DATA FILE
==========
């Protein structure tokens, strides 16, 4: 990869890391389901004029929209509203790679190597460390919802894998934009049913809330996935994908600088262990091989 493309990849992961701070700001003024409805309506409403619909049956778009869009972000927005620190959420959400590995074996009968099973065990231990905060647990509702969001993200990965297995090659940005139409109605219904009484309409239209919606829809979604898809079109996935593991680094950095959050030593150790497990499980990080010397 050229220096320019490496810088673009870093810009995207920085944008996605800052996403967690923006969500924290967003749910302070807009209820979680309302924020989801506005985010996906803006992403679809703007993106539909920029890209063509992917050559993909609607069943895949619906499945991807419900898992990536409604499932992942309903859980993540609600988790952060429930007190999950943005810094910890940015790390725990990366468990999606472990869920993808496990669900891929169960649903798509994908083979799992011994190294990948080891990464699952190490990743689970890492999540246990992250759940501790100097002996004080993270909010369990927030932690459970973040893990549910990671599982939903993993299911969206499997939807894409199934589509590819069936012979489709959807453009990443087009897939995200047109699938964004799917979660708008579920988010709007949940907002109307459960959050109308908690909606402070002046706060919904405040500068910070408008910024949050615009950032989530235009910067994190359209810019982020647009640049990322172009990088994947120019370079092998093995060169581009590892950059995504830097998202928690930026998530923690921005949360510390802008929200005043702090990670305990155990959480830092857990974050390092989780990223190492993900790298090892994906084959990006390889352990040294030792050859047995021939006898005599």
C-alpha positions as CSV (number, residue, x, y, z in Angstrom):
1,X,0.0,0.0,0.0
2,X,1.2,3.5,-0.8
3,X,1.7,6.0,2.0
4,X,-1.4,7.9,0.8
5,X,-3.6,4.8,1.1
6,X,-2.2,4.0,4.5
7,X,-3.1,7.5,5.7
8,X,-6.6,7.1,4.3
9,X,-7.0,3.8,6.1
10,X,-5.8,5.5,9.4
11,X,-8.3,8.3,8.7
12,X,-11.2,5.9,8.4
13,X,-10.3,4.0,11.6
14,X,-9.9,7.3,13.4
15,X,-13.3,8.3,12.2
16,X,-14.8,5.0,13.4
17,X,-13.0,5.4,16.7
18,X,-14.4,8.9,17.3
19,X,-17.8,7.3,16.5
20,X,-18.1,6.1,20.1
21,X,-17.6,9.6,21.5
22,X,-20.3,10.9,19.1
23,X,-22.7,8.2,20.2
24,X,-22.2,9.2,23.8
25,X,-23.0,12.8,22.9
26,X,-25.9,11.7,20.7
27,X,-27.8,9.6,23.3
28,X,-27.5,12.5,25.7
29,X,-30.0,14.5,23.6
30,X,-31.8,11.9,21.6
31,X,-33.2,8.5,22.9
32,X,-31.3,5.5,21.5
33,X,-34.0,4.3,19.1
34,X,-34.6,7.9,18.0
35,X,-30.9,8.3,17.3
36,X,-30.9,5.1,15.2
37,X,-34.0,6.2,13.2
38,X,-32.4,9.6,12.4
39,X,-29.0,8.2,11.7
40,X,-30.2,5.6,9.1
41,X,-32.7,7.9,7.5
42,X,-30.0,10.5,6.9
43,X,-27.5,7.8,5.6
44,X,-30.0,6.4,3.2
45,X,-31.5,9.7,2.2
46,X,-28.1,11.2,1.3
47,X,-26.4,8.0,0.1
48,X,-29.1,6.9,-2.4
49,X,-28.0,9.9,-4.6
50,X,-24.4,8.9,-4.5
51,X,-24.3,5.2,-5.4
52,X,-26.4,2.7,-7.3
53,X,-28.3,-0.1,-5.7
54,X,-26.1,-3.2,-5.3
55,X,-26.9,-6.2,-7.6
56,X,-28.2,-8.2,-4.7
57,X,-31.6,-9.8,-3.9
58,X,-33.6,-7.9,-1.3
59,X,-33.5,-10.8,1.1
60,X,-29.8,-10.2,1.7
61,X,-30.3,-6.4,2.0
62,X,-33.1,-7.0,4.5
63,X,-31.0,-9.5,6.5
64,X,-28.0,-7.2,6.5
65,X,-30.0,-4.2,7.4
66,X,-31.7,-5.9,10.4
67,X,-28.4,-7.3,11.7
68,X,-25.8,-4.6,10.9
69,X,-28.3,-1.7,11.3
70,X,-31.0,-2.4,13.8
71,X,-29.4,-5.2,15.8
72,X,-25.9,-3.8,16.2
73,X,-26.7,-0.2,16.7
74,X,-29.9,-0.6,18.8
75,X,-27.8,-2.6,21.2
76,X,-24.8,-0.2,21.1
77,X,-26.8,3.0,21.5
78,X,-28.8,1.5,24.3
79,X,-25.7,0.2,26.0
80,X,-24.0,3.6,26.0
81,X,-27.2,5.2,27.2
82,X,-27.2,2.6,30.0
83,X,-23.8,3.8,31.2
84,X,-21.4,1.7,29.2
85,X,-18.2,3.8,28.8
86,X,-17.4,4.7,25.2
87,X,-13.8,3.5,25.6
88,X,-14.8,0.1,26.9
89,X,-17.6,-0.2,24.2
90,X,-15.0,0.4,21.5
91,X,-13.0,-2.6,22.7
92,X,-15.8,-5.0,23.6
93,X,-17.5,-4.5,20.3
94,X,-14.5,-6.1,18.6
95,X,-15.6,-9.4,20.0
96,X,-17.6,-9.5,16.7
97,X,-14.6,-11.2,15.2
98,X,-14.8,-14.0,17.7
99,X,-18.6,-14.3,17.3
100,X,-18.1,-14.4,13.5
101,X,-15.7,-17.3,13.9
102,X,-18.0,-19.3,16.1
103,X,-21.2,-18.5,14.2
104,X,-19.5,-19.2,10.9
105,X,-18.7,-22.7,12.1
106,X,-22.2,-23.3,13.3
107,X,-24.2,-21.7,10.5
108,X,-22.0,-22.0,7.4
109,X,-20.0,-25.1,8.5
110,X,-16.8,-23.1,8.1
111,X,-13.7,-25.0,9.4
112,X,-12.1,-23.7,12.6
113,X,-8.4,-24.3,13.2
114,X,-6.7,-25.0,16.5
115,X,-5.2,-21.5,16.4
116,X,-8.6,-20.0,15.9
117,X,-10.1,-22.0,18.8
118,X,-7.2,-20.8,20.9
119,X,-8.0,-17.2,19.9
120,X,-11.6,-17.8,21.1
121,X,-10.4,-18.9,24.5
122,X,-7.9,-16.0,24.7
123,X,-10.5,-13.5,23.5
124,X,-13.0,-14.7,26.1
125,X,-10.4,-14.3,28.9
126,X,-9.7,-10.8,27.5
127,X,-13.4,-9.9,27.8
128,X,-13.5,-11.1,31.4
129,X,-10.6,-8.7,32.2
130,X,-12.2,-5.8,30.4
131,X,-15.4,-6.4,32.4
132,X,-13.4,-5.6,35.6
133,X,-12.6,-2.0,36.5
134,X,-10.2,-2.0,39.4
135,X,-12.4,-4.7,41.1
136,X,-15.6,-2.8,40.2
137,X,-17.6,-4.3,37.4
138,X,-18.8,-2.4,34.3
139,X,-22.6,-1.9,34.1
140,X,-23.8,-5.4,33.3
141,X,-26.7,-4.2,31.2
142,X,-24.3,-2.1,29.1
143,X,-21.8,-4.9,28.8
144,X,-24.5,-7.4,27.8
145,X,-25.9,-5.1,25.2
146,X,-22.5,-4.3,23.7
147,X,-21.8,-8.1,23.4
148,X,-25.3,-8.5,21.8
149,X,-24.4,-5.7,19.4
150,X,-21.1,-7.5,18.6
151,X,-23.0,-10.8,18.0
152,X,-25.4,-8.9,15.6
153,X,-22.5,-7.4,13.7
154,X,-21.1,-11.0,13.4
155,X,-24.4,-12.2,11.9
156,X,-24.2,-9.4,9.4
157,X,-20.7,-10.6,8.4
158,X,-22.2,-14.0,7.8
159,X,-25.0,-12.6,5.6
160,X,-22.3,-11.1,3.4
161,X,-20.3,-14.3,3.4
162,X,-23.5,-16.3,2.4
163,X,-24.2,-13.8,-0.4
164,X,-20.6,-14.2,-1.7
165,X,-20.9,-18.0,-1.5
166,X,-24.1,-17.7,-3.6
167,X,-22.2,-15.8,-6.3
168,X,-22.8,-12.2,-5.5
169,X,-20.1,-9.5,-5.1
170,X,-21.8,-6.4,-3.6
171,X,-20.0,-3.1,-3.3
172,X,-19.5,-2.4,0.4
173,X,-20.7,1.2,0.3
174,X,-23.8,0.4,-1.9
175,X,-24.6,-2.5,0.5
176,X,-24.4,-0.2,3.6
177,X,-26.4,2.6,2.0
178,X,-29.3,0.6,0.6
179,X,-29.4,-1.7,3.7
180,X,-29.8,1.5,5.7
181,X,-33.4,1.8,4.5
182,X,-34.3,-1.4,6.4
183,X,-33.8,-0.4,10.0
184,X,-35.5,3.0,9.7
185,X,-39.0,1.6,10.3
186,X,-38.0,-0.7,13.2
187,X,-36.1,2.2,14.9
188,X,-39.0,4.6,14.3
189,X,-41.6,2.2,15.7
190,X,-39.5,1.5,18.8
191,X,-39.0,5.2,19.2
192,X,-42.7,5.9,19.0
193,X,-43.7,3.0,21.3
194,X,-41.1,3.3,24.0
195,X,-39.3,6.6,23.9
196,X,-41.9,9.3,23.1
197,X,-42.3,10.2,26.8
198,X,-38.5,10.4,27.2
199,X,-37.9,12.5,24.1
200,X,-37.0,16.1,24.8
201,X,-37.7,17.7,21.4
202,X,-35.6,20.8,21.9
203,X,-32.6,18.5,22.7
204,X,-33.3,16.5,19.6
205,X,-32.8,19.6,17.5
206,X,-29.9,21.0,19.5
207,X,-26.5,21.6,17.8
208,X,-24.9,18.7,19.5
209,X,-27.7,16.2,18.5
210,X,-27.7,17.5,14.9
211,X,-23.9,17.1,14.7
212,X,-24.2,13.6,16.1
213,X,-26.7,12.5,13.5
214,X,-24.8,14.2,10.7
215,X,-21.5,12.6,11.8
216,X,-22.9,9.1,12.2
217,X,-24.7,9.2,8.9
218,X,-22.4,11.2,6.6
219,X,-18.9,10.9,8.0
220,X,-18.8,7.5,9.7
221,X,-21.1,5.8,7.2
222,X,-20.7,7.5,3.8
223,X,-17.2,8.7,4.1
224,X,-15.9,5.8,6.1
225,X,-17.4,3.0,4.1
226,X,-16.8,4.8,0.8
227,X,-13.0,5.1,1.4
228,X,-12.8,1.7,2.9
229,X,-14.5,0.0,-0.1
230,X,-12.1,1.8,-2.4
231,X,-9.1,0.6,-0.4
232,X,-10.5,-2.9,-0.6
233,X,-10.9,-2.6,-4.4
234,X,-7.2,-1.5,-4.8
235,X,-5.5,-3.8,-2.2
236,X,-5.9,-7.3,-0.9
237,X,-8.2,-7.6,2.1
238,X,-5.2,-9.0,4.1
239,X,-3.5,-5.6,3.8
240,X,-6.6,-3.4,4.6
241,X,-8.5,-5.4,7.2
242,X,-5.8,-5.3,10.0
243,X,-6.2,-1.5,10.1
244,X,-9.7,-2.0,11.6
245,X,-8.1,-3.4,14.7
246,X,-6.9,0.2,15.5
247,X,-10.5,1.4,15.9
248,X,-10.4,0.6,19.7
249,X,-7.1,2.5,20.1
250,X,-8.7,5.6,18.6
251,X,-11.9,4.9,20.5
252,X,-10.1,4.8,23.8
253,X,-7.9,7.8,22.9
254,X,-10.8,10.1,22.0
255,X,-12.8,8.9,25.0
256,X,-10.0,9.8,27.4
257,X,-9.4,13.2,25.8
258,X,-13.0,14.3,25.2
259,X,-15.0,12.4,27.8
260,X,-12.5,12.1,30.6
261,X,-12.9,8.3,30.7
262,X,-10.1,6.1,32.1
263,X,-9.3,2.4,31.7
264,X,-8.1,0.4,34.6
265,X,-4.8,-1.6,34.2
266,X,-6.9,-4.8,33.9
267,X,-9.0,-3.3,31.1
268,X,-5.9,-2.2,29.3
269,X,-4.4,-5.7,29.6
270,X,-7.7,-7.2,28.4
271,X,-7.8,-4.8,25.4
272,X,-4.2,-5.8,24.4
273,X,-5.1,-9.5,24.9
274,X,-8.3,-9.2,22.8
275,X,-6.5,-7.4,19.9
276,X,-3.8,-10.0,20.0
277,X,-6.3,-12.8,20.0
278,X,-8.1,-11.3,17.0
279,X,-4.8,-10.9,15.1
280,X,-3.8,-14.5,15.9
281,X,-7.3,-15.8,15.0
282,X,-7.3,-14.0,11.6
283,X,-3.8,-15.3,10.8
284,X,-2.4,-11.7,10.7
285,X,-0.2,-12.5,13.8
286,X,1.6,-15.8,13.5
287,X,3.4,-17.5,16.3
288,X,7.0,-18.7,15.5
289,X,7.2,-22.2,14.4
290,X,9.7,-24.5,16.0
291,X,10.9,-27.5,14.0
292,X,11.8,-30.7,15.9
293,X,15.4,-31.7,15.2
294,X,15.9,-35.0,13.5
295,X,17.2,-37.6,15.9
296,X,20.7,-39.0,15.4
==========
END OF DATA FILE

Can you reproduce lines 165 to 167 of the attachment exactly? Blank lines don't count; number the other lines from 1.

163,X,-24.2,-13.8,-0.4
164,X,-20.6,-14.2,-1.7
165,X,-20.9,-18.0,-1.5